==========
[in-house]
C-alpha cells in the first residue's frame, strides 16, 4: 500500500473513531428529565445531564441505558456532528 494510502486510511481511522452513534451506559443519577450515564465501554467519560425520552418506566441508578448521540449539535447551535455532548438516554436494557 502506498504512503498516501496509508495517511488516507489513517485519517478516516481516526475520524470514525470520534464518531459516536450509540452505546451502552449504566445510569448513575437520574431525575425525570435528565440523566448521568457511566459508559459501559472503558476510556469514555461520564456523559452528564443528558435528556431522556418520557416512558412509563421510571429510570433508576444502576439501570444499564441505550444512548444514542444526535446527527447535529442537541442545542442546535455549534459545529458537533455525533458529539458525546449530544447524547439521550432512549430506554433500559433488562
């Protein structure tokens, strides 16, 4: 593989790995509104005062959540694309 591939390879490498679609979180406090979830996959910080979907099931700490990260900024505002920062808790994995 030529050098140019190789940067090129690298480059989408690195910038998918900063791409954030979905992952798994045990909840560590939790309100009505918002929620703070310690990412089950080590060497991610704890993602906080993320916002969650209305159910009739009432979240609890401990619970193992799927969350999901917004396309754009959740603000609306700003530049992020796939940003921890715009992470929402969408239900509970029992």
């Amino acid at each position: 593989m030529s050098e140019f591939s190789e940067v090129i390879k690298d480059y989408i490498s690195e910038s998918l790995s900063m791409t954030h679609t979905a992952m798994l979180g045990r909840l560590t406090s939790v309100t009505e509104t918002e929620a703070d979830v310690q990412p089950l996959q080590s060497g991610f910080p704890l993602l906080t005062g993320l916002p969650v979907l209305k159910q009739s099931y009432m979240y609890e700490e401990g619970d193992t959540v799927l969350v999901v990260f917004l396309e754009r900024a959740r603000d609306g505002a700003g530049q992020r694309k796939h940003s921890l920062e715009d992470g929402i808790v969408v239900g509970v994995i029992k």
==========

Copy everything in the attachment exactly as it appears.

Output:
[in-house]
C-alpha cells in the first residue's frame, strides 16, 4: 500500500473513531428529565445531564441505558456532528 494510502486510511481511522452513534451506559443519577450515564465501554467519560425520552418506566441508578448521540449539535447551535455532548438516554436494557 502506498504512503498516501496509508495517511488516507489513517485519517478516516481516526475520524470514525470520534464518531459516536450509540452505546451502552449504566445510569448513575437520574431525575425525570435528565440523566448521568457511566459508559459501559472503558476510556469514555461520564456523559452528564443528558435528556431522556418520557416512558412509563421510571429510570433508576444502576439501570444499564441505550444512548444514542444526535446527527447535529442537541442545542442546535455549534459545529458537533455525533458529539458525546449530544447524547439521550432512549430506554433500559433488562
């Protein structure tokens, strides 16, 4: 593989790995509104005062959540694309 591939390879490498679609979180406090979830996959910080979907099931700490990260900024505002920062808790994995 030529050098140019190789940067090129690298480059989408690195910038998918900063791409954030979905992952798994045990909840560590939790309100009505918002929620703070310690990412089950080590060497991610704890993602906080993320916002969650209305159910009739009432979240609890401990619970193992799927969350999901917004396309754009959740603000609306700003530049992020796939940003921890715009992470929402969408239900509970029992």
């Amino acid at each position: 593989m030529s050098e140019f591939s190789e940067v090129i390879k690298d480059y989408i490498s690195e910038s998918l790995s900063m791409t954030h679609t979905a992952m798994l979180g045990r909840l560590t406090s939790v309100t009505e509104t918002e929620a703070d979830v310690q990412p089950l996959q080590s060497g991610f910080p704890l993602l906080t005062g993320l916002p969650v979907l209305k159910q009739s099931y009432m979240y609890e700490e401990g619970d193992t959540v799927l969350v999901v990260f917004l396309e754009r900024a959740r603000d609306g505002a700003g530049q992020r694309k796939h940003s921890l920062e715009d992470g929402i808790v969408v239900g509970v994995i029992k």